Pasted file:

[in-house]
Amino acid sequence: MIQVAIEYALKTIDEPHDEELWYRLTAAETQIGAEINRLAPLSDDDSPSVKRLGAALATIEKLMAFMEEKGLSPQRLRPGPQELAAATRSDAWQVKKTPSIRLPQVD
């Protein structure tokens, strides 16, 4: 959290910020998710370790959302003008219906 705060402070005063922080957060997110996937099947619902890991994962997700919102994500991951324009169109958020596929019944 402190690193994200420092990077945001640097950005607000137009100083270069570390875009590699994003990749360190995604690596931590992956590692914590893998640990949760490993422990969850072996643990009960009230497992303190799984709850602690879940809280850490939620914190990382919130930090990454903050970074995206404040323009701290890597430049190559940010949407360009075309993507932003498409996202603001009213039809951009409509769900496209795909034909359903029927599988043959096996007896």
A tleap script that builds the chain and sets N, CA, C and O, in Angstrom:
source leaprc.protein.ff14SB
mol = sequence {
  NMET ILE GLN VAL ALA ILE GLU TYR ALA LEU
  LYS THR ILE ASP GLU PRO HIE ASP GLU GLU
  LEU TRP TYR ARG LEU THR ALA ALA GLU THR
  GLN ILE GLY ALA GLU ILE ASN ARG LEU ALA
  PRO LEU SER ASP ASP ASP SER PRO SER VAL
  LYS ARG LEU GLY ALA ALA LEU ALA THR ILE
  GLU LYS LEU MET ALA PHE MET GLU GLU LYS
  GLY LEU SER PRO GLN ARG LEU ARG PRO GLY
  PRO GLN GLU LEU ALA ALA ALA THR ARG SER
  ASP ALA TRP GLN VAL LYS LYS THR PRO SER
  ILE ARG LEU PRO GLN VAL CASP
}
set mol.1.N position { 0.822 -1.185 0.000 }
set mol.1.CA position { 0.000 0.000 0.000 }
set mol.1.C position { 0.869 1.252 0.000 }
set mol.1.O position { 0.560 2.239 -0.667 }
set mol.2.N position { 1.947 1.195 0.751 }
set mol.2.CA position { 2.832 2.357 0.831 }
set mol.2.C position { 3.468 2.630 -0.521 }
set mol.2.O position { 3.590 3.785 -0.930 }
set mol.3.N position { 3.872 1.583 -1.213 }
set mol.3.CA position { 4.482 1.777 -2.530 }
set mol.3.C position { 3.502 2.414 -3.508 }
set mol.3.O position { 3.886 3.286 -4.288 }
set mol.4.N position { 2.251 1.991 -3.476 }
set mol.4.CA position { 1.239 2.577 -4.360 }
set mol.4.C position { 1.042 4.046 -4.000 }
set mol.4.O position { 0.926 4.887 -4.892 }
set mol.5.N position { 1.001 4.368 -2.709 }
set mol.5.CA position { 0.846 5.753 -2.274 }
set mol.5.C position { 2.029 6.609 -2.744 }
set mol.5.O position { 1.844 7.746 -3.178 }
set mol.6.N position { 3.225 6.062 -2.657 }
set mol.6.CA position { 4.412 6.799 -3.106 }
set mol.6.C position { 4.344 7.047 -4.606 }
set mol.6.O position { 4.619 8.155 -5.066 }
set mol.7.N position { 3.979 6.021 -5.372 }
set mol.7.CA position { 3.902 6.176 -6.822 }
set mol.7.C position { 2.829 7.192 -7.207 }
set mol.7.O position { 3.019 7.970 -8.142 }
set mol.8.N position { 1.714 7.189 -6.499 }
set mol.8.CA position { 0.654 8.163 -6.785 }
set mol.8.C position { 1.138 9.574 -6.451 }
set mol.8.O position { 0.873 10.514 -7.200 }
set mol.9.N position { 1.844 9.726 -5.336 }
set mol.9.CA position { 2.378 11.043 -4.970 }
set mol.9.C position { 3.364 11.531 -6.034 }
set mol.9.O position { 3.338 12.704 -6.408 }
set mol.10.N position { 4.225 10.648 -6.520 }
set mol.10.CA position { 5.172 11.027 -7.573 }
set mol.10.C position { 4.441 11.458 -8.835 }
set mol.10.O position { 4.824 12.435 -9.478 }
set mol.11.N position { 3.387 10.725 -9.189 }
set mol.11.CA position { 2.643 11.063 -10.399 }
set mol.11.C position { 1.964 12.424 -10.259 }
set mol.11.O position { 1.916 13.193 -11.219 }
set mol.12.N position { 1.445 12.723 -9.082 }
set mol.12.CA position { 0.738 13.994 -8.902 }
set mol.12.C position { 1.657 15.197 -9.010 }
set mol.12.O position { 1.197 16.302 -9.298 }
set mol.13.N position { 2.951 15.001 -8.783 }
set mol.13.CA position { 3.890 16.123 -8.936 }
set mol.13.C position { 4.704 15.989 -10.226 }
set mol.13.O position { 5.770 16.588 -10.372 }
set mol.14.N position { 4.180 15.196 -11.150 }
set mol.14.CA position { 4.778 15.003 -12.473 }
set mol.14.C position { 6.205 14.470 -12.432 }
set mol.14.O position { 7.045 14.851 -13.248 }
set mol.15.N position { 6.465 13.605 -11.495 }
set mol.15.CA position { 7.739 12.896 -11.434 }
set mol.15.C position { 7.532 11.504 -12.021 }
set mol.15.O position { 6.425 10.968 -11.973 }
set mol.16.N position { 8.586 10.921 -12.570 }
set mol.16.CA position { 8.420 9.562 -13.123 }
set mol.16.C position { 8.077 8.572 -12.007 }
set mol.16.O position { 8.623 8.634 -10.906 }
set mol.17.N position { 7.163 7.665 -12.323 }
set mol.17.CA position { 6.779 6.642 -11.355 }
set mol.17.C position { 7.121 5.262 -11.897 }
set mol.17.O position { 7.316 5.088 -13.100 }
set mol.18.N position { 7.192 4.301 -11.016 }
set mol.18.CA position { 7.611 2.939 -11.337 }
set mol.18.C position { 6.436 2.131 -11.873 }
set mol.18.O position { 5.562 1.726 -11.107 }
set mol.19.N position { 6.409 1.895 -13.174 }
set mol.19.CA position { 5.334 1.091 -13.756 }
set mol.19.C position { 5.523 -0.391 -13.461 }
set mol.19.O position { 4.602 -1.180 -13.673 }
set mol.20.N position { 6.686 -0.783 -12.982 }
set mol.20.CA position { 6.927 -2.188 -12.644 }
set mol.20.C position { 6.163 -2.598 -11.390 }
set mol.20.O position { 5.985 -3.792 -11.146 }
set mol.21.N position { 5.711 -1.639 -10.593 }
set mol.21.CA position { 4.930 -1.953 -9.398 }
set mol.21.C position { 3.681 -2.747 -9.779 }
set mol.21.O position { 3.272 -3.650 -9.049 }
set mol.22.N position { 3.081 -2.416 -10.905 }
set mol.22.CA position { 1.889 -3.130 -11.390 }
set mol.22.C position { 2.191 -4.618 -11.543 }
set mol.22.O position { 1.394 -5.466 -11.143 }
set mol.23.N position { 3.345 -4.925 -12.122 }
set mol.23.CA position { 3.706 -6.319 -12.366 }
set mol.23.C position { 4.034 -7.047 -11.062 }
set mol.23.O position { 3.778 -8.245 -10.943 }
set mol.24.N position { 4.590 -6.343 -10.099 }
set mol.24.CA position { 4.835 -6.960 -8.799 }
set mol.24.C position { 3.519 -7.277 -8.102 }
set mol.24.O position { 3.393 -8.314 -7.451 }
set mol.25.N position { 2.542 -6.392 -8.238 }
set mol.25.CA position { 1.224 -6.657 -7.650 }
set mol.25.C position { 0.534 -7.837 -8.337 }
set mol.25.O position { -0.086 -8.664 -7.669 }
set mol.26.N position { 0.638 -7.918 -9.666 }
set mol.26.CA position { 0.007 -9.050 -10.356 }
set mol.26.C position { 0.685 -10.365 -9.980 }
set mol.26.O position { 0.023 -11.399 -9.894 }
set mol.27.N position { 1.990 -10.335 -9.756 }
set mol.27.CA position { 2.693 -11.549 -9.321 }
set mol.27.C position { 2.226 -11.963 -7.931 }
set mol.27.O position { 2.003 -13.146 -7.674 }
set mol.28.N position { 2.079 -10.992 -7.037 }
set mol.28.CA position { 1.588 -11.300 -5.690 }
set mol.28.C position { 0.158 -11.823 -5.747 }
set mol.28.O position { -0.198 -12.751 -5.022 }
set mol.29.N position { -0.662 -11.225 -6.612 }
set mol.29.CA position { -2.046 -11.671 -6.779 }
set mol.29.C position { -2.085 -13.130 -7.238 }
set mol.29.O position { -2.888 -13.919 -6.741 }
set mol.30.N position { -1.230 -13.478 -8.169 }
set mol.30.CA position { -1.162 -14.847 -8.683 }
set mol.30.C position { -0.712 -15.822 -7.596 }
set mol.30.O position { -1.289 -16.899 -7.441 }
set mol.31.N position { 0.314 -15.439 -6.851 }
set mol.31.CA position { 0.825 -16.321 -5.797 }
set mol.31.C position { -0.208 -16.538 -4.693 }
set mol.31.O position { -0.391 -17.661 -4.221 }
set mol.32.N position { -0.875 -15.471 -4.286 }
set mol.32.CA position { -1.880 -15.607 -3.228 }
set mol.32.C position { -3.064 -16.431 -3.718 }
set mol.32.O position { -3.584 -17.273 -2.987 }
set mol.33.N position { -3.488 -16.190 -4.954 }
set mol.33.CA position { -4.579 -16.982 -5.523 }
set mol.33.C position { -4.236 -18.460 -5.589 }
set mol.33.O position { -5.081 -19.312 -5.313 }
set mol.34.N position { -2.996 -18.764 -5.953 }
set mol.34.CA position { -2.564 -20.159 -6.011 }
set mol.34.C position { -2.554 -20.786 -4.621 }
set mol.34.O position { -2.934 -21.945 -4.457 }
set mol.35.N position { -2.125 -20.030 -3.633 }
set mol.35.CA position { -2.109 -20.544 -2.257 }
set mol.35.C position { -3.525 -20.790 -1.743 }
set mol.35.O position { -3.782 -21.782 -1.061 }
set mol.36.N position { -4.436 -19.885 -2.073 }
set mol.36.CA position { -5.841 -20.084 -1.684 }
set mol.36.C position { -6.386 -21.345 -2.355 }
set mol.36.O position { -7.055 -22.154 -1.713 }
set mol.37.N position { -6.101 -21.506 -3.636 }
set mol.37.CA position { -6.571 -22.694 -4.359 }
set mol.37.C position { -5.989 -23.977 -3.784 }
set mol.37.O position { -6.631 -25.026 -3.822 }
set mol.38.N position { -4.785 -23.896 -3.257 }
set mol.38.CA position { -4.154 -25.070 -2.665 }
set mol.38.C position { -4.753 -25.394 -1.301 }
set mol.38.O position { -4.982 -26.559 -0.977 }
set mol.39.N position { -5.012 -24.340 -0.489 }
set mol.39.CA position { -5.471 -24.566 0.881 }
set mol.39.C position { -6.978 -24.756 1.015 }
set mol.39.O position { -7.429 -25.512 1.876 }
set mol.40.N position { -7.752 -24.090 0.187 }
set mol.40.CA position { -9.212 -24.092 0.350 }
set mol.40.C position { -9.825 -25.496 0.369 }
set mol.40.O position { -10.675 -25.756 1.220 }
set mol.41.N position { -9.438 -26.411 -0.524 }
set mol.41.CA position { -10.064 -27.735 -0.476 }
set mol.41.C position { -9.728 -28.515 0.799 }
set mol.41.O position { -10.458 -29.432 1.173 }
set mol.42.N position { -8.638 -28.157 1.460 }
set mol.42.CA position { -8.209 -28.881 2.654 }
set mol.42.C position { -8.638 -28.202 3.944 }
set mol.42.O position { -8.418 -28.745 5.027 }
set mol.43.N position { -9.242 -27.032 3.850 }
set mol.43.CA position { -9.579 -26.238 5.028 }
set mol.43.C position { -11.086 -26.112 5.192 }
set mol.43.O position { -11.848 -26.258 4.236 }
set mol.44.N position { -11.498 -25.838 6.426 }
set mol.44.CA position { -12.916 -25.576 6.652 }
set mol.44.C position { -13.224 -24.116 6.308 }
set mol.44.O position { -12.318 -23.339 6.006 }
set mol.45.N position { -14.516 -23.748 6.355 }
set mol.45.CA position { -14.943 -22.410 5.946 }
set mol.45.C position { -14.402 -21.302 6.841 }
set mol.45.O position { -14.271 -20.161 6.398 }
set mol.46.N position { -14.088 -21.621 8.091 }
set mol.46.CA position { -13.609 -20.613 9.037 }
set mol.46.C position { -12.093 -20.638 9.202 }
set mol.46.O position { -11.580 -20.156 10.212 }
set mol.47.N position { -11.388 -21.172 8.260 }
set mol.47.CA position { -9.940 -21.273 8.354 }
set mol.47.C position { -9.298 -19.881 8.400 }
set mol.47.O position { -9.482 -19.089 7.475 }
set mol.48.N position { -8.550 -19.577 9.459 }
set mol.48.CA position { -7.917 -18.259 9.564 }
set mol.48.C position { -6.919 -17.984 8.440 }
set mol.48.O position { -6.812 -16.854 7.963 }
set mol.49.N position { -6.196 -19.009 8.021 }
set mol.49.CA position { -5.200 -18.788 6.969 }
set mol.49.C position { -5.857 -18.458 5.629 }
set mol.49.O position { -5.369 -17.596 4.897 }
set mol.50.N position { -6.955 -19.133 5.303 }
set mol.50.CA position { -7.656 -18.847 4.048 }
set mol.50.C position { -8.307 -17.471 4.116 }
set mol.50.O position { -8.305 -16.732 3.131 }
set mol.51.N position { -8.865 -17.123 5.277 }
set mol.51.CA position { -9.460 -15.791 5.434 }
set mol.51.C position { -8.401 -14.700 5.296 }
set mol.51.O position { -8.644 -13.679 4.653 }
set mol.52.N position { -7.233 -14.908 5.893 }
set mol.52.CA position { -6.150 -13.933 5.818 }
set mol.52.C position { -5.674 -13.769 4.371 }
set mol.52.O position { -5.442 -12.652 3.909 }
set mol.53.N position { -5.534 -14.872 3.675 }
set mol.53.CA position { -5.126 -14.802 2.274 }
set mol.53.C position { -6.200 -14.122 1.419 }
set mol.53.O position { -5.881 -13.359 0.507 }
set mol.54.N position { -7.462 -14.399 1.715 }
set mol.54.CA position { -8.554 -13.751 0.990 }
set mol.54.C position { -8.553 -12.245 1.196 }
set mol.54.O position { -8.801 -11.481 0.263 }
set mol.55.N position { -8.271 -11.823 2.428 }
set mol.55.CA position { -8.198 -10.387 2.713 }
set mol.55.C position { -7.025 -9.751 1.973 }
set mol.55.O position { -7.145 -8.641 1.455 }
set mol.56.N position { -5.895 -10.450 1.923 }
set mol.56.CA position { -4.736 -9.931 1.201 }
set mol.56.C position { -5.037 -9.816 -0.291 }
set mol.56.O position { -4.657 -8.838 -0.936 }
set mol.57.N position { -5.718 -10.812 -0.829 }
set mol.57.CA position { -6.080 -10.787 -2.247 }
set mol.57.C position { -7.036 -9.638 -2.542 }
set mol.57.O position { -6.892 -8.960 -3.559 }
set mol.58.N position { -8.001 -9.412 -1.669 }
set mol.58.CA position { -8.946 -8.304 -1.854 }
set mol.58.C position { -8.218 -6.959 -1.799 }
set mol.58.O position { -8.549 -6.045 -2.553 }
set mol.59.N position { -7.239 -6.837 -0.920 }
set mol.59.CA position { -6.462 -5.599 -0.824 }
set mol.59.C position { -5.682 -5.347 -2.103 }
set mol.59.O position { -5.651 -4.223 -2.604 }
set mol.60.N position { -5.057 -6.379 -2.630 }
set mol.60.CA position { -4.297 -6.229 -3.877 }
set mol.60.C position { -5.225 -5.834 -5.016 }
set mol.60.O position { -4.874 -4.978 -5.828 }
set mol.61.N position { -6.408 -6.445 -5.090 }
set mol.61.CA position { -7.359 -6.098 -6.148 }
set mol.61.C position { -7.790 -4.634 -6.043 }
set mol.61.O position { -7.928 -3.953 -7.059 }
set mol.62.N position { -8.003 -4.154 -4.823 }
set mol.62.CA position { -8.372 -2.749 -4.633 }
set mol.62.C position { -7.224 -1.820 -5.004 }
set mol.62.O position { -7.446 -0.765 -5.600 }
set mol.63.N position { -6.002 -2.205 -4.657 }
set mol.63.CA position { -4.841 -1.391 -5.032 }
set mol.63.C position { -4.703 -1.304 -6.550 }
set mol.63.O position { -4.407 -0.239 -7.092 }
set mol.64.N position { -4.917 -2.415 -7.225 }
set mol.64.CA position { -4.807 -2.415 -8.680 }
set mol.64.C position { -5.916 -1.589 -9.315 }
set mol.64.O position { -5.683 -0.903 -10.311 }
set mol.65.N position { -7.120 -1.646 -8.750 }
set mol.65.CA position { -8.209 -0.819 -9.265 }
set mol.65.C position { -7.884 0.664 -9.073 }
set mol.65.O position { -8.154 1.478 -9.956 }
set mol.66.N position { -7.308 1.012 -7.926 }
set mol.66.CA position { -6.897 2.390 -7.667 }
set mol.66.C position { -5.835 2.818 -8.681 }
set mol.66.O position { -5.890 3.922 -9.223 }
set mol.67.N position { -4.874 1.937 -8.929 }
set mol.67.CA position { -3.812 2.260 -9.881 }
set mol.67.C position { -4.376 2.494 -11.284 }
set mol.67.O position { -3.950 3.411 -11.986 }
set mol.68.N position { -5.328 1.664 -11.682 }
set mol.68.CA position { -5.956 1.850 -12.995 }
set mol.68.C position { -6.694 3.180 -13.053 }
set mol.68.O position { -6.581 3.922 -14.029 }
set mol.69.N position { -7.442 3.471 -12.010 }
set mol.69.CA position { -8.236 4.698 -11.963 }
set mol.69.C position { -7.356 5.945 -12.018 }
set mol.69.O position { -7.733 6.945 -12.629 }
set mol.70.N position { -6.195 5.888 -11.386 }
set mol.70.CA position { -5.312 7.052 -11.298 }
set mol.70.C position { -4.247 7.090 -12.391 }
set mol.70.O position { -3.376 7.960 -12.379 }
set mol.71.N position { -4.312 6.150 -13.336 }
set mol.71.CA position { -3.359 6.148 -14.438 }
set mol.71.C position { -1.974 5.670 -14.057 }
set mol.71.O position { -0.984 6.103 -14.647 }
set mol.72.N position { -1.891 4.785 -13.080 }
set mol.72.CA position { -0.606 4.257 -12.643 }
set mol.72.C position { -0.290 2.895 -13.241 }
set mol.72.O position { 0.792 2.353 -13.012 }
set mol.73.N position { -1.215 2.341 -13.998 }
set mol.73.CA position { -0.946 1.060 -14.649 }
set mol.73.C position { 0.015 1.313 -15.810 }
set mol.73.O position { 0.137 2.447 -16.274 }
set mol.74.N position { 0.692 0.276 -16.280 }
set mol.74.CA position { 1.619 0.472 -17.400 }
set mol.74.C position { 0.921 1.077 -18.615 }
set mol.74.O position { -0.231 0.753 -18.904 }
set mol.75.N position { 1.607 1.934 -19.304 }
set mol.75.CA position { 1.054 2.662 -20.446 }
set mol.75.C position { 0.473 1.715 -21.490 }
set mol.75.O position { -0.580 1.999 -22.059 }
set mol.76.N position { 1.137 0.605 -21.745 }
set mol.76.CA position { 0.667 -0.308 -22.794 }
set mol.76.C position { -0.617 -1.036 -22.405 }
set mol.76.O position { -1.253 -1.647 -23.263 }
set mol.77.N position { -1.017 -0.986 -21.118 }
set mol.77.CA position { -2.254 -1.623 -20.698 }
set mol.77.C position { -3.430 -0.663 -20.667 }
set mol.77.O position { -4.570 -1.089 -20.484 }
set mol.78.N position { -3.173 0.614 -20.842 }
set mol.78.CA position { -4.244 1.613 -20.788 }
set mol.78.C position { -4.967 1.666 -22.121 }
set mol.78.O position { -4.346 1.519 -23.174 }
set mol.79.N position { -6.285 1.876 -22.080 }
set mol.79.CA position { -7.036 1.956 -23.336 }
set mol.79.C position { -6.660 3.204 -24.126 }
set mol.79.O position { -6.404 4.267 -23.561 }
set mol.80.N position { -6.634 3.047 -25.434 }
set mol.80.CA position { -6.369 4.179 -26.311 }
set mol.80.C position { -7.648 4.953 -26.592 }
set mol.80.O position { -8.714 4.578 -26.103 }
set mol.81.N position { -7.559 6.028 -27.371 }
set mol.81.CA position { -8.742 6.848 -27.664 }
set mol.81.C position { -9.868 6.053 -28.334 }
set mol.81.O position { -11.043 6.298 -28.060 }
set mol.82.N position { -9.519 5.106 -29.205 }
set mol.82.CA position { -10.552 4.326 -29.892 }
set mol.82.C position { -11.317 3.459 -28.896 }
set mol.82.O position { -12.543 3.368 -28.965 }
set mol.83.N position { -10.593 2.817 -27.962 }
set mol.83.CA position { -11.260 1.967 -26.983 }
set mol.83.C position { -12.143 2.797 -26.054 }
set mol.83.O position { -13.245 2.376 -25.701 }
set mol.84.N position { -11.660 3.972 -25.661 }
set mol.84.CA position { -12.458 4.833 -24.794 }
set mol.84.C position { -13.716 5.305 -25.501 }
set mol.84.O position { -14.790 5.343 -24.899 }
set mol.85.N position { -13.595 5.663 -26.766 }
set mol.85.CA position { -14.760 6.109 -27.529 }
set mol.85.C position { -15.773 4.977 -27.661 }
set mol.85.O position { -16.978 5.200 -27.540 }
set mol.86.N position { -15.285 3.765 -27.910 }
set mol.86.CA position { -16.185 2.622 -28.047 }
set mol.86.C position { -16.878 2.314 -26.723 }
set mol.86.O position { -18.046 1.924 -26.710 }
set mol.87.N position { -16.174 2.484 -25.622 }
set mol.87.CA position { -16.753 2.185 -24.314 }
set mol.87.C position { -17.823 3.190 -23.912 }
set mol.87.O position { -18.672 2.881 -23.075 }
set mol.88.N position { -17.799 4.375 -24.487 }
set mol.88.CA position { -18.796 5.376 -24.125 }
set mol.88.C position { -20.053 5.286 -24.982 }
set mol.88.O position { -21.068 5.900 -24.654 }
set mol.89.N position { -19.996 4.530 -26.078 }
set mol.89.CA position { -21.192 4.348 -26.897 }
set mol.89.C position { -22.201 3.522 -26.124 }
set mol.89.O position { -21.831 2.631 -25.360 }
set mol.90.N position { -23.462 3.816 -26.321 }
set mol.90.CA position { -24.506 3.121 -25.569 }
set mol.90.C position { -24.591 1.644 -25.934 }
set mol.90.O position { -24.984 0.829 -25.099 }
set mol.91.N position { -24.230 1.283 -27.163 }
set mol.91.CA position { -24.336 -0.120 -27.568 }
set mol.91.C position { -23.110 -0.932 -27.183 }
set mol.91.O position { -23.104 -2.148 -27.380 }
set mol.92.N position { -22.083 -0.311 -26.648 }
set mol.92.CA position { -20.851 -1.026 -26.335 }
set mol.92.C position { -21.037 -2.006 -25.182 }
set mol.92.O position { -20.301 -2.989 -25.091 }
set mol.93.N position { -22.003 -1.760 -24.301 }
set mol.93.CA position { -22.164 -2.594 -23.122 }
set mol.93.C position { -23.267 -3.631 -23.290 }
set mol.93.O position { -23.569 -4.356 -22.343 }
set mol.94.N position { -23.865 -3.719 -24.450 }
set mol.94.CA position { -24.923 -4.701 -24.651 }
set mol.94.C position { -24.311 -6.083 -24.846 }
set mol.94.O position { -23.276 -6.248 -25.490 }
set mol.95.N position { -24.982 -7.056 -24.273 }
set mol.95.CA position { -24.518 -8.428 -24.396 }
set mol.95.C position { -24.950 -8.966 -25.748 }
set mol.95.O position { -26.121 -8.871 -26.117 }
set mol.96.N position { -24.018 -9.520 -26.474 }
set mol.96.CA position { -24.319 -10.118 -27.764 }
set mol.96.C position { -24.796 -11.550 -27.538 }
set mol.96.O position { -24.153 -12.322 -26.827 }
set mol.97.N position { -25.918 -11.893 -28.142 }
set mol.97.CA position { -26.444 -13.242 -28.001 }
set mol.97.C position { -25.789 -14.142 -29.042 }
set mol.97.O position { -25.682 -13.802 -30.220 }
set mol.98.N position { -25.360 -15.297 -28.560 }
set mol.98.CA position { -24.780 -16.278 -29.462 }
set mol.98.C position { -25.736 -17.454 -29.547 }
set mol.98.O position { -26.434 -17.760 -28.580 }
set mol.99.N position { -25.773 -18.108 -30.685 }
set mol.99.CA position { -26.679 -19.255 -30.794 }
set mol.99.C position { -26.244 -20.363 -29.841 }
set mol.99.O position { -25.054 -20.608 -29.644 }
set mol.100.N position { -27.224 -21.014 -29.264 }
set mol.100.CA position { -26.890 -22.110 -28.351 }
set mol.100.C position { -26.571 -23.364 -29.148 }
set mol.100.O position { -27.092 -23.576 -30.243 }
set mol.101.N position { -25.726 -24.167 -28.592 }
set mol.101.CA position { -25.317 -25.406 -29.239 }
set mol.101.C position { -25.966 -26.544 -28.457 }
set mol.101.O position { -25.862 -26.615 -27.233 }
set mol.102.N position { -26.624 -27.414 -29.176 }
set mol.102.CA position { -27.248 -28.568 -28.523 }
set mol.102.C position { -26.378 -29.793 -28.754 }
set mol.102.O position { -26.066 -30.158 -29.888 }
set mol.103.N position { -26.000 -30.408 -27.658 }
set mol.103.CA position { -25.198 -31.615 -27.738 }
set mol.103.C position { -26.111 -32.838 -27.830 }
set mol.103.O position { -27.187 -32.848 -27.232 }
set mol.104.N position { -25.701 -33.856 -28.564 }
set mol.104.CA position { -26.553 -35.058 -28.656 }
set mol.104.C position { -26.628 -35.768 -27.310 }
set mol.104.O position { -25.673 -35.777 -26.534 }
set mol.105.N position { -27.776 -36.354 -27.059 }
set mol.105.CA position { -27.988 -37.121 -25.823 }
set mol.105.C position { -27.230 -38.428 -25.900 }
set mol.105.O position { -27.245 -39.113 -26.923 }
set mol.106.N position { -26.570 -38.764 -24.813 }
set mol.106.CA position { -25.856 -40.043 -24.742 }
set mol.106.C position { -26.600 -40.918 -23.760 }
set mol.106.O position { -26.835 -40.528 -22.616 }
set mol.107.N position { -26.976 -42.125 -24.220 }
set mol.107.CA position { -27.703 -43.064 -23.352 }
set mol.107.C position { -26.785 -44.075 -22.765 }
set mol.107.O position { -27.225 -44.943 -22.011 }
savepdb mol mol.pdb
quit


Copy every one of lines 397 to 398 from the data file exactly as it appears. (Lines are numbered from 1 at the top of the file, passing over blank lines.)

set mol.95.C position { -24.950 -8.966 -25.748 }
set mol.95.O position { -26.121 -8.871 -26.117 }